What just happened in Charlottesville, Virginia, should break all of our hearts. This is not what our country is about, and I am really struggling to find words that are strong enough to denounce the violence we just witnessed. Hating people because of the color of their skin is evil. I know that a lot of people are trying to put a political spin on what happened in Charlottesville, but the truth is that it had absolutely nothing to do with normal political discourse. A very small group of people who are filled with hate have been trying to draw attention to themselves, and now, thanks to a senseless act of violence, the eyes of the entire world are on them. The rest of us need to join together to strongly denounce them, because their kind of hate has no place in our society.
Many of you already know that I attended school in Charlottesville. I have a B.S. in commerce from the McIntire School of Commerce at the University of Virginia, and I absolutely loved my time there. There is nothing like Charlottesville on a crisp autumn day, and I will always remember my long strolls along The Lawn. Without a doubt, I will always love UVA and the friendships that I made there will stay with me for the rest of my life.
So it deeply angers me that a very small hate-filled group of racists is dragging the name of my beloved Charlottesville through the mud. Now, instead of being known for all of the wonderful things it should be known for, Charlottesville will primarily be known for one unspeakably evil violent act:
In Charlottesville, Heather Heyer, 32, was killed and 19 other people were injured when a car plowed into a group of counterprotesters.
Two state police officers also died when their helicopter crashed near town while they were trying to assist in the city Thomas Jefferson called home.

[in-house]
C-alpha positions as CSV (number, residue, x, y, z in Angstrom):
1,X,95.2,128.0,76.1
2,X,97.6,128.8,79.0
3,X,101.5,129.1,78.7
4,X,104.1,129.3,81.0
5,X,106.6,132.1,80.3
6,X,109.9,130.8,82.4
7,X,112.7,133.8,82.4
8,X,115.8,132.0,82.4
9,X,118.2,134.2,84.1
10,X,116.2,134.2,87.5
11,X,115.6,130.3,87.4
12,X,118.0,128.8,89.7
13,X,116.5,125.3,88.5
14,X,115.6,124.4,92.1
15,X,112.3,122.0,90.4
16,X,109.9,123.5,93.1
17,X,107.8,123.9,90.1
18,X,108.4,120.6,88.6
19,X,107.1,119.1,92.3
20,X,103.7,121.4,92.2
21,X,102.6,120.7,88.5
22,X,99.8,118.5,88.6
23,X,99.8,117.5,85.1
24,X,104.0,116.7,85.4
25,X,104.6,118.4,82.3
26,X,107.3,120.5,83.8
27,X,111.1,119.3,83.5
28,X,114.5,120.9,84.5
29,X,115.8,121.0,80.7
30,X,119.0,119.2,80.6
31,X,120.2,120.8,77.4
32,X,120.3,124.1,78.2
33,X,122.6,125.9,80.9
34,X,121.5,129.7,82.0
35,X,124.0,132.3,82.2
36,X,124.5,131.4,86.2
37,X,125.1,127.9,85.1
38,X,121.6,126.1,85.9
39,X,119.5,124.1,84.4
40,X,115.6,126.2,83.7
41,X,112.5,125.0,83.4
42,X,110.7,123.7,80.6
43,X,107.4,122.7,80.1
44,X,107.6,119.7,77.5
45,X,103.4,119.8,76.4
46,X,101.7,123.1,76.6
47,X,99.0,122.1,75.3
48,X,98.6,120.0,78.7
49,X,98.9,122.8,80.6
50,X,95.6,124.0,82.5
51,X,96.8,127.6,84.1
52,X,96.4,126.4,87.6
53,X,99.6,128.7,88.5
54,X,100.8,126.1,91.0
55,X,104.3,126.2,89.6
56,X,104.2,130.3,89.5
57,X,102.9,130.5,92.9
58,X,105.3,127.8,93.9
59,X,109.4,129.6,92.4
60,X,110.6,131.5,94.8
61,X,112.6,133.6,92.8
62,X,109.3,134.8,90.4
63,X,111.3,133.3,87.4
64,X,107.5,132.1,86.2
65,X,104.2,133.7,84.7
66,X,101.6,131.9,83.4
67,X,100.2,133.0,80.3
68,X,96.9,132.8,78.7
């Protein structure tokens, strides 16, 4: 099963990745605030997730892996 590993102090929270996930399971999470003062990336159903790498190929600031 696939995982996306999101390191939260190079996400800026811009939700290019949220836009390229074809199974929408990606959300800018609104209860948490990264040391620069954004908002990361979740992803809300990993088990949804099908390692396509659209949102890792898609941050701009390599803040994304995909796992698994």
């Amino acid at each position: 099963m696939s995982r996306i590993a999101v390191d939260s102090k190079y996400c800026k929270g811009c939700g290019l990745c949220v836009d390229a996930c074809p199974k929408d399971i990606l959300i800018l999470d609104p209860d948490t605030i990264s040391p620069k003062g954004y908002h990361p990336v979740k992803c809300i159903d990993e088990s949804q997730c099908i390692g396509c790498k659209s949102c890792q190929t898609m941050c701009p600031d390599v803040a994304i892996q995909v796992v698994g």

The word "demonic" definitely fits what took place, and my hope is that the entire nation will so loudly condemn what happened that it will greatly discourage any similar racial violence in the future. And fortunately, prominent leaders all over the country are already denouncing this senseless violence in extremely strong terms. For example, Pastor Darrell Scott posted the following message on Twitter:
"There's no way to justify or defend the abominable behavior of the hate groups responsible for the violence & destruction in Charlottesville"
And I think that Franklin Graham was right on point with the following statement...
Pray for Governor of Virginia Terry McAuliffe, law enforcement, and everyone struggling to deal with the chaos and violence that reared its ugly head in Charlottesville today. It is such a tragedy—life was lost and many people were injured. Violence and hatred aren't the answer. God's Word tells us, "Get rid of all bitterness, rage and anger, brawling and slander, along with every form of malice" (Eph. 4:31). Join me in praying for the injured, the families of those who died—and for peace to be restored.
A tragedy like this should unite all of us.
These are no "sides" to take in this matter, and there is nothing to debate. What was done was purely evil, and it was birthed out of a worldview that is purely evil as well. The following comes from Dr. Michael Brown:
There is nothing American about white supremacism—nothing heroic, nothing praiseworthy, nothing patriotic. It is a rotten, ugly mindset full of hatred, bigotry and pride, and every person of conscience should denounce it. It degrades others who are also created in the image of God and takes His name in vain to further its cause. Whatever our political or racial or ethnic background, as Americans, we need to stand together against it.
Lastly, Ivanka Trump summed up things very well when she posted this statement on Twitter:
"There should be no place in society for racism, white supremacy and neo-Nazis."
I simply do not understand the hatred that fuels racist hearts.
As a Christian, the Bible tells me that God considers every single individual to be of immense value. In fact, God loved each one of us so much that He sent His only Son to die on the cross for our sins.
So if Jesus was willing to die for someone, who are you to hate that person?
If you regularly follow my work, then you already know that I have been a very outspoken opponent of racism for many years. If we don't learn how to start loving one another, it is difficult to see how we are going to have any sort of a positive future. Racism is an evil that needs to be eradicated, and my hope is that this great tragedy will start to bring the nation together and that a season of healing will begin.
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